Follows the novels of Anthony Trollope. Beginning with the forced Marriage of Susan Hampshire's character, Glencora, the lives of the friends and children of this couple are the subject of ... See full summary »
Set in Victorian London, Gwendolen Harleth is drawn to Daniel Deronda, a selfless and intelligent gentleman of unknown parentage, but her own desperate need for financial security may destroy her chance at happiness.
At a country fair, young hay-trusser Michael Henchard quarrels with his wife Susan, and in a drunken fit decides to auction off his wife and baby to a sailor for five guineas. The next day,... See full summary »
Nicholas Nickleby is an impoverished young man making his way in life in the cruel and unjust world of early Victorian England. His good looks, kind heart and gentlemanly manner are fine ... See full summary »
Based on a little known 1848 novel by Anne Bronte, Tara Fitzgerald stars as an enigmatic young woman who moves to 19th Century Yorkshire with a young son. Distancing herself from everyone ... See full summary »
Jane Austen's last novel provides the plot for this earlier Granada miniseries. Set in pre-Victorian England, this movie tells the story of Anne Elliot, who now having lost her "bloom" is ... See full summary »
In the 1840s, Cranford is ruled by the ladies. They adore good gossip; and romance and change is in the air, as the unwelcome grasp of the Industrial Revolution rapidly approaches their beloved rural market-town.
Having previously seen the 2004 series and reading the novel, I feel I can't really judge this mini-series on its own merit.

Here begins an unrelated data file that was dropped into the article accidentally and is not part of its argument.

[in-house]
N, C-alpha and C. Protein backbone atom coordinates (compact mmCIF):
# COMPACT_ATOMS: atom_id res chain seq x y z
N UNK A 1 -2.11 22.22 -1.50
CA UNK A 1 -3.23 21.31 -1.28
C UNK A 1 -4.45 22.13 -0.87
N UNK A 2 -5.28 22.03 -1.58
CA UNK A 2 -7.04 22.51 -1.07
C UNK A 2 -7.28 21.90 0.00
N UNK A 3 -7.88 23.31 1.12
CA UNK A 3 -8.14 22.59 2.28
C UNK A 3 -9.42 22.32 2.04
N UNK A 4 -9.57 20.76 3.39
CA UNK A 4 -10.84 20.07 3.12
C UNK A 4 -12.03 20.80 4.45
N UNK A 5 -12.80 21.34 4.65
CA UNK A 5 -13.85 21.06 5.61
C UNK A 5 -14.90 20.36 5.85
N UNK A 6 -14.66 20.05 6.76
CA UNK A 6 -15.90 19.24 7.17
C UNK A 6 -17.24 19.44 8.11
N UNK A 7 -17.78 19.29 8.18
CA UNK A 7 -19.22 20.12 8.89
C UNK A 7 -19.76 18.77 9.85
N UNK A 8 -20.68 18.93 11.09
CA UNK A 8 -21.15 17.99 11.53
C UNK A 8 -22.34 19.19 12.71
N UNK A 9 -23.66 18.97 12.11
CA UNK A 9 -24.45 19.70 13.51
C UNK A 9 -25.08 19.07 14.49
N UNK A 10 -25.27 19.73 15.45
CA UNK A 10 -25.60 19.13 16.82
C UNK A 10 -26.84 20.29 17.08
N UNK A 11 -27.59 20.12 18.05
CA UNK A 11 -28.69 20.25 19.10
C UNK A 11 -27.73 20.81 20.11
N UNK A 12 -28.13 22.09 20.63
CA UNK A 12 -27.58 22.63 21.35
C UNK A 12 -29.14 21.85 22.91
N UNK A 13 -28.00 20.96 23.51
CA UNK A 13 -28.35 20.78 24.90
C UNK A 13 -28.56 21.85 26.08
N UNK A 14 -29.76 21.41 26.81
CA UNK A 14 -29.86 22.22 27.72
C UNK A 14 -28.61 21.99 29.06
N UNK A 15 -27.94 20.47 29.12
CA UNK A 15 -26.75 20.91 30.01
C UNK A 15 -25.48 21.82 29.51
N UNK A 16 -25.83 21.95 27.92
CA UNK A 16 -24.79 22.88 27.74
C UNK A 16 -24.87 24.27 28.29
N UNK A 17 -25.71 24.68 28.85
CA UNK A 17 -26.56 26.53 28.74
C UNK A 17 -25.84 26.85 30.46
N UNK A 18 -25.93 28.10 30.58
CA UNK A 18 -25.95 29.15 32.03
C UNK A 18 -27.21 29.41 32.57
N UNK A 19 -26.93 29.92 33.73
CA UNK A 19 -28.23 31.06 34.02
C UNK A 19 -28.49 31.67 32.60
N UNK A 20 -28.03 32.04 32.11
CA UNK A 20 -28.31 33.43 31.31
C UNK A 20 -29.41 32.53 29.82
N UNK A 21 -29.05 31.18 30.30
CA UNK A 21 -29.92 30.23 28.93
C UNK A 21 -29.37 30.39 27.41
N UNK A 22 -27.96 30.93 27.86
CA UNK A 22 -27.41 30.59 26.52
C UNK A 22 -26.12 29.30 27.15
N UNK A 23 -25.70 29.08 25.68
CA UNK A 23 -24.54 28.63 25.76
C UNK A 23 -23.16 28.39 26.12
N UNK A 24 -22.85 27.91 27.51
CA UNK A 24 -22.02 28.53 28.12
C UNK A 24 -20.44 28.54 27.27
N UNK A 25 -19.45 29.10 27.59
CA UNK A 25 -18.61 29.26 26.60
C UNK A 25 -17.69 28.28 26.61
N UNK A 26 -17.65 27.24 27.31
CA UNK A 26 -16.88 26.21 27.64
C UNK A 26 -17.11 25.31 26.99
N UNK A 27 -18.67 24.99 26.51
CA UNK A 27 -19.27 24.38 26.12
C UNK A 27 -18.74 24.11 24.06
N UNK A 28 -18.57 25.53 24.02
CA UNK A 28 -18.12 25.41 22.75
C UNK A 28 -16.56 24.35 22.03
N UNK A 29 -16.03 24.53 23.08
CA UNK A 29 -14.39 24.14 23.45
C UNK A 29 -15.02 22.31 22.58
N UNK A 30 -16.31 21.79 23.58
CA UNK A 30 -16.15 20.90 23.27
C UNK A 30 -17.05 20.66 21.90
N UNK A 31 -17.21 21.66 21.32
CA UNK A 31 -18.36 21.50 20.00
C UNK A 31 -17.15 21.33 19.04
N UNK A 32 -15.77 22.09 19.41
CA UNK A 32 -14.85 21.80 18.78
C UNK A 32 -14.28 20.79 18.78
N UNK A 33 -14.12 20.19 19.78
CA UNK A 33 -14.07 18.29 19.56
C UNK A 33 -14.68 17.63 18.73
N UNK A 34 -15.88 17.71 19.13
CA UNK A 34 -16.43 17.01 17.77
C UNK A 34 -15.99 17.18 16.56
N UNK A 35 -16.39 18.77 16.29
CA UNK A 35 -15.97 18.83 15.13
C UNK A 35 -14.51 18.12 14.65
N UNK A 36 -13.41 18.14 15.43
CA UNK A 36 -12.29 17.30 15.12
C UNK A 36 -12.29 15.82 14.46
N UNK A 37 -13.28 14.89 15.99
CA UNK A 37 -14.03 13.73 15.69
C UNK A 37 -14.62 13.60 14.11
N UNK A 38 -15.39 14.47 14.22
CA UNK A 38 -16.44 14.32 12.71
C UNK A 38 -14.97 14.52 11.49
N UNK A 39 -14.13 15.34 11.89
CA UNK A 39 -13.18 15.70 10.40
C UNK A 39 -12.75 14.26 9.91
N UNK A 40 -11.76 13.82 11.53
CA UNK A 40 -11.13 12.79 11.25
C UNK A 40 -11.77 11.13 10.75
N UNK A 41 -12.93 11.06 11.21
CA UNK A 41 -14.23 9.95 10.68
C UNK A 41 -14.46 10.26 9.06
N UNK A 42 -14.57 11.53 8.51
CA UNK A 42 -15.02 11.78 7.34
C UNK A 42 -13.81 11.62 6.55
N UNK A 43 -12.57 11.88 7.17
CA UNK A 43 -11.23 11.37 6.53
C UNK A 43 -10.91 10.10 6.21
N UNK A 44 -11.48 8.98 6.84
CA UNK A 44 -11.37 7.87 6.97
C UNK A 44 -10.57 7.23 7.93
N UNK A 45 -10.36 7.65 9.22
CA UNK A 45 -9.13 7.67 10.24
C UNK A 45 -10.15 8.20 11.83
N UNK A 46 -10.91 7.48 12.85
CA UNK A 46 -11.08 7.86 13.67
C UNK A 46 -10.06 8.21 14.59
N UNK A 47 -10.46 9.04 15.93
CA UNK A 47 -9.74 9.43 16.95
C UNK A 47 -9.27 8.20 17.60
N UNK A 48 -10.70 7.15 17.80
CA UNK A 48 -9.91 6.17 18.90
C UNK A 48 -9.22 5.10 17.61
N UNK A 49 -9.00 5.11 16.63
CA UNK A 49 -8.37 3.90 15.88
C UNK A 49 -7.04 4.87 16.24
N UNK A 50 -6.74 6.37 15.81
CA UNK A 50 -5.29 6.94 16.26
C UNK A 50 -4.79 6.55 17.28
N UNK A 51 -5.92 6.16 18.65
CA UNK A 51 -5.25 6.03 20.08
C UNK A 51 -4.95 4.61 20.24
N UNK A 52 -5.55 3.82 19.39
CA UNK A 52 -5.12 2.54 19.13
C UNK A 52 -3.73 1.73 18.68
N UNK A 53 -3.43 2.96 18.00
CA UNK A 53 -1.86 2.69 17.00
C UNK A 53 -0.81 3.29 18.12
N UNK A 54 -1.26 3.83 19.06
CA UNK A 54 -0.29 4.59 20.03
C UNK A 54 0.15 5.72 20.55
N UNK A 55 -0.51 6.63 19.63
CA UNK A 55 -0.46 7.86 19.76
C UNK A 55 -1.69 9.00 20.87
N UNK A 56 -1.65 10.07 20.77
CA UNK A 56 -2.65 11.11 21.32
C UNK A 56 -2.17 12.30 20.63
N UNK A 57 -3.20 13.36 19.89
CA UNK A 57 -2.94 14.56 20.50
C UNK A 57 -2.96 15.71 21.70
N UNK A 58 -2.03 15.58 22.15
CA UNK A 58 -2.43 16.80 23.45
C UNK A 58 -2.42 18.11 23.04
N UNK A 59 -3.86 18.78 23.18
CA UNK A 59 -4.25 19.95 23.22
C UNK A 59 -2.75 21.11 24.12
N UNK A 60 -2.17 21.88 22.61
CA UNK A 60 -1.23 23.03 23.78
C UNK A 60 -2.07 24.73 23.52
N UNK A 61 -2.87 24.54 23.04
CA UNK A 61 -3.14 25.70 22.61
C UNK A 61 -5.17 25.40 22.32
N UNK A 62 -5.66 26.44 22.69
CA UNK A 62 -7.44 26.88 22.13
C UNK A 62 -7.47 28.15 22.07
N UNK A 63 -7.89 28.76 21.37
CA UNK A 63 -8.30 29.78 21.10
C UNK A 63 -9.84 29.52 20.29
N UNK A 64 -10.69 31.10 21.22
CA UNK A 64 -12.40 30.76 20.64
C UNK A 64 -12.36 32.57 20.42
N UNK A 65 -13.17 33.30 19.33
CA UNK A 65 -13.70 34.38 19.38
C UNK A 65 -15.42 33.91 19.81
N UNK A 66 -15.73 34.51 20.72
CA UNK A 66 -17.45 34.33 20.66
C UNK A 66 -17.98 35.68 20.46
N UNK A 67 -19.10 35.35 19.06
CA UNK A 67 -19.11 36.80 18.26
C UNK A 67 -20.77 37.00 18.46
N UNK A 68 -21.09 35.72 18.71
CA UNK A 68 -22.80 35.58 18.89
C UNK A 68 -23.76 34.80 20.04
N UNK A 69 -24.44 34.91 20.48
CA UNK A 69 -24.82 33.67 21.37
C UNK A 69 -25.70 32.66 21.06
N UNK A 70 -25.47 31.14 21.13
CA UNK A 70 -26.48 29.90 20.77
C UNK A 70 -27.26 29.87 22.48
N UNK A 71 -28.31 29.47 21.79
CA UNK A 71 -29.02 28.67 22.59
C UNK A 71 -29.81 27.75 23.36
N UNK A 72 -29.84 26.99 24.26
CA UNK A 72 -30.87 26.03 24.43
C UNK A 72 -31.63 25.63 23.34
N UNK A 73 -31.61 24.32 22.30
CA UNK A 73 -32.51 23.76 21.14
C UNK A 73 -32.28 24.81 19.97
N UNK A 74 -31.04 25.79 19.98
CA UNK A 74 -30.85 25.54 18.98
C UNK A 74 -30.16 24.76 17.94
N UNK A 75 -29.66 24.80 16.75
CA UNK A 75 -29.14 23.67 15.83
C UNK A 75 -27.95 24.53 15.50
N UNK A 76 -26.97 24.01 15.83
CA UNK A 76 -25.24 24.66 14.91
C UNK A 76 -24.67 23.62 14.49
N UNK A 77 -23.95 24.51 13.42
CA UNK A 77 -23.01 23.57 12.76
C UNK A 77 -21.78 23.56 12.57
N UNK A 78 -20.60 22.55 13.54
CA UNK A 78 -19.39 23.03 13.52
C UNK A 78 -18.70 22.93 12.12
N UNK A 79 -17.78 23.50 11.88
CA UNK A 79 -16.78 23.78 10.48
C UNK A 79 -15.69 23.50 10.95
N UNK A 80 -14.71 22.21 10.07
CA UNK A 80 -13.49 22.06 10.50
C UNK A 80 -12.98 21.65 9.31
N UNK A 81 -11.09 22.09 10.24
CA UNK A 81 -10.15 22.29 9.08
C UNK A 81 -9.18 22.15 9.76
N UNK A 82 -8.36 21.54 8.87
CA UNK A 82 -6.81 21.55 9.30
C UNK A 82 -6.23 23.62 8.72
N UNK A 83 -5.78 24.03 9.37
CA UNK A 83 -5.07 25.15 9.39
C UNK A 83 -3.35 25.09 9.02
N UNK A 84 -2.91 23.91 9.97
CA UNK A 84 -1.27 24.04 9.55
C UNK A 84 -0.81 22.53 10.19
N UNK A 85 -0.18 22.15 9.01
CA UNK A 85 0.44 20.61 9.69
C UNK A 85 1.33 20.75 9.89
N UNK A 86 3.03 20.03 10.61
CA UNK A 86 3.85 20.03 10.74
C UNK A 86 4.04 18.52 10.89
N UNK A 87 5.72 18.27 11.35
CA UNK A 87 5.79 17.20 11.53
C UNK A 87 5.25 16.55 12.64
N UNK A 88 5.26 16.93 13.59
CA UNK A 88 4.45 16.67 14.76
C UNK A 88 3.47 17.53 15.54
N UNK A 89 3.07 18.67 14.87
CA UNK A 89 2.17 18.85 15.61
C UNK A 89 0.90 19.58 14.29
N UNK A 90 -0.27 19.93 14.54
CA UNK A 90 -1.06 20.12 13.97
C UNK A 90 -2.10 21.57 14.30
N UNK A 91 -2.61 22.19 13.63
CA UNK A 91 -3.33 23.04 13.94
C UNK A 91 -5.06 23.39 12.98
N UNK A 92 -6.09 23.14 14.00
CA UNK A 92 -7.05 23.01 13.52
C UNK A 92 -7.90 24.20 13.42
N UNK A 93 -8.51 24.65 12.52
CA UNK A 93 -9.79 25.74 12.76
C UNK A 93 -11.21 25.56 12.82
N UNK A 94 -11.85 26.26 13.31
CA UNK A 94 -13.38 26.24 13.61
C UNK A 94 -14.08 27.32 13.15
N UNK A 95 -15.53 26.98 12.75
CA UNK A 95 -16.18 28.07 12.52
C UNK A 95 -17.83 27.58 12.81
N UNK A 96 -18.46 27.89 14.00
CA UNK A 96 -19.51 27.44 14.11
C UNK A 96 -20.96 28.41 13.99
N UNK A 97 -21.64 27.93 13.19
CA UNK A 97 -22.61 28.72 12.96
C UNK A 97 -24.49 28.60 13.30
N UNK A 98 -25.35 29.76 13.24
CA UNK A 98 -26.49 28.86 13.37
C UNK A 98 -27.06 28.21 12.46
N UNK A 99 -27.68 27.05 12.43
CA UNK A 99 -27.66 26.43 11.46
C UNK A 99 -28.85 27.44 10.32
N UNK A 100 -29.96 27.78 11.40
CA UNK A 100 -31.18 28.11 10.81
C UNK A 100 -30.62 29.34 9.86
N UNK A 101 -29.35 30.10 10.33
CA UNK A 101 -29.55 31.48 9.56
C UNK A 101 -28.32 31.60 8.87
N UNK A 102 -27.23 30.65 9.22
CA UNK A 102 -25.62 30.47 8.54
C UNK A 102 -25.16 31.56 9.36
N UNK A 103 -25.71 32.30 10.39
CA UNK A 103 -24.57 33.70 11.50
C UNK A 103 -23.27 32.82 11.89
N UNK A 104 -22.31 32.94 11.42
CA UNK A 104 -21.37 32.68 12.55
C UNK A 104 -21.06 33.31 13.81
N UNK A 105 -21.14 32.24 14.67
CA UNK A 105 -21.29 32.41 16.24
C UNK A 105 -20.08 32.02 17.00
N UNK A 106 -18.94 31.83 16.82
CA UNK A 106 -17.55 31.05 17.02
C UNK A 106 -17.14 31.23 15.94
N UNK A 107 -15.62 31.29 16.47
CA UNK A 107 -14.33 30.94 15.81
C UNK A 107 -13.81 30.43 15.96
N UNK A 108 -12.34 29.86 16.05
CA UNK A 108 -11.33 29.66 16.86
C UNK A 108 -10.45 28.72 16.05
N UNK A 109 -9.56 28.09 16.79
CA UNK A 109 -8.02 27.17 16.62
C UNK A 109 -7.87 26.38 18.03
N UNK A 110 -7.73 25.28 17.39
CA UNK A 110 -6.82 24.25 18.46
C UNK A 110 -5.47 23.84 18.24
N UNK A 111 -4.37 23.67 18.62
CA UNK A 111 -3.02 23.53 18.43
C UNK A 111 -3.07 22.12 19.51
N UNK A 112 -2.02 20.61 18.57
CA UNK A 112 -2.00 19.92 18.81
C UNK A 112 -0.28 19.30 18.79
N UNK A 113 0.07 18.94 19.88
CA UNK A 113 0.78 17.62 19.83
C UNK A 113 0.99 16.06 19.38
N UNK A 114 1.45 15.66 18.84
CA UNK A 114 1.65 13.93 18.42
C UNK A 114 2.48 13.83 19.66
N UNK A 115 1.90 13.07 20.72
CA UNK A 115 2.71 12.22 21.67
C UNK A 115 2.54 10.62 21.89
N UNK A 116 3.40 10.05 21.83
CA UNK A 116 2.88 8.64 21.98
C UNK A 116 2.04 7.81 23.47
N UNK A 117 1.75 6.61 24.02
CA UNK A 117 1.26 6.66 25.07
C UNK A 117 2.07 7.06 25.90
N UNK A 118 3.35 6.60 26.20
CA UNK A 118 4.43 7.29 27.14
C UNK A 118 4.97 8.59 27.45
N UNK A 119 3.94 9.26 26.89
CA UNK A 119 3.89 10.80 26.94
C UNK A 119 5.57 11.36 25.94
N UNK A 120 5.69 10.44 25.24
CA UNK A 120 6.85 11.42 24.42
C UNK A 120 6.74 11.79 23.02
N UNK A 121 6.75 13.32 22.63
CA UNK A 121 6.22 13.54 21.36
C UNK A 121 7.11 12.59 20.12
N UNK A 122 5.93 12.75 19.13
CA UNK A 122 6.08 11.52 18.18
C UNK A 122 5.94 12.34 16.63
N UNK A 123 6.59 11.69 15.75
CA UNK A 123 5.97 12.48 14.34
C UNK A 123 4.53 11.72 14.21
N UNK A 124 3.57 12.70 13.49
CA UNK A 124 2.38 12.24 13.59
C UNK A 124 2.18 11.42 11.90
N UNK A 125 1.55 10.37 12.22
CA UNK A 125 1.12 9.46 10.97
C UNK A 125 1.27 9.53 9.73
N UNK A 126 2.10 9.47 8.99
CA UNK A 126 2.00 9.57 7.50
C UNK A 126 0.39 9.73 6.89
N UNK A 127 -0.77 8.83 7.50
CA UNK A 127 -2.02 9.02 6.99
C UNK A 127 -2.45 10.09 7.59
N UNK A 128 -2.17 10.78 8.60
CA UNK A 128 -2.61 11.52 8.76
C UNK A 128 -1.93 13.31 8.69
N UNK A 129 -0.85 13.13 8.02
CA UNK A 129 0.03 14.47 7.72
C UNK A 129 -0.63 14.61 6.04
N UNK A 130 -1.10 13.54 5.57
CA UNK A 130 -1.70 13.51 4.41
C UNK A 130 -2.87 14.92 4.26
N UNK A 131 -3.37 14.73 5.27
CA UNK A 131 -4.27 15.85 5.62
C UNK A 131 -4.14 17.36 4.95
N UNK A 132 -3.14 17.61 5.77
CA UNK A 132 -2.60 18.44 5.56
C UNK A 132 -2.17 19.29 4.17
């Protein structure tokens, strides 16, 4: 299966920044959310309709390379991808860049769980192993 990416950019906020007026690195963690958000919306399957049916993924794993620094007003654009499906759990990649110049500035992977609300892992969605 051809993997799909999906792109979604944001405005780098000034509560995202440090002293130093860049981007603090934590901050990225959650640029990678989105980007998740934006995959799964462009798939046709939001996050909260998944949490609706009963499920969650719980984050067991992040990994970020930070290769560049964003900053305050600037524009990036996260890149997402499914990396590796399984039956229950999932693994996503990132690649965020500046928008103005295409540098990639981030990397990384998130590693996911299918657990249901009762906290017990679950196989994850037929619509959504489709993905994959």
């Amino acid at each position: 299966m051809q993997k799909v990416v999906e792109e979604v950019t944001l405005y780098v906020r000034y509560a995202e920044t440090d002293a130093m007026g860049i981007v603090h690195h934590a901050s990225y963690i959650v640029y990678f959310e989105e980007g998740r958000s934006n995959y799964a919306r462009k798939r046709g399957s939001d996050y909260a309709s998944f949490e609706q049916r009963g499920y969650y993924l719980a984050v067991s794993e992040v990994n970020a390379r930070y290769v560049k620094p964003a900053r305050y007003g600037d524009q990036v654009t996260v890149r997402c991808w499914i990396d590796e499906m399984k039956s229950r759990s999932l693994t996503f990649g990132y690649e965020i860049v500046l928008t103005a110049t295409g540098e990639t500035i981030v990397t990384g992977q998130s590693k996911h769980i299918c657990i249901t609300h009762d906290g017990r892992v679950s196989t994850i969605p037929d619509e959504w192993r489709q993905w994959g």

It is true to the spirit of the novel and follows pretty closely the major plot lines. It was, naturally, missing some things that I loved in the novel. And it didn't quite have the character or plot development as the 2004 series.
However, the acting was very strong throughout. Stewart makes a great John Thornton. He seems strong even as he's clearly longing for Margaret. Shanks is pretty effective as Margaret. She's very expressive in her face although I felt her Margaret was lacking some subtle feisty-ness. The supporting cast was excellent -- I particularly liked Byron as Mrs. Thornton. (What a great character Mrs. Thornton is in both series!) The only weakness I noticed was Bessy Higgins but they hardly gave the actress anything to work with. The Bessy-Margaret relationship was particularly well-done in the 2004 series. In the 1975 series Bessy is just a caricature.
Ultimately, this series suffers most from the staging and production quality. The first part seems very claustrophobic with most scenes taking place in small drawing rooms. Most of the sets are small and much of production seemed "stagey." I understand that back then they usually didn't put much money into TV mini-series.
I was happy to see that this production had an ending closer to the novel than the 2004 series.
This series will likely only be of interest to fans of the novel and those wanting to compare it to the 2004 series.
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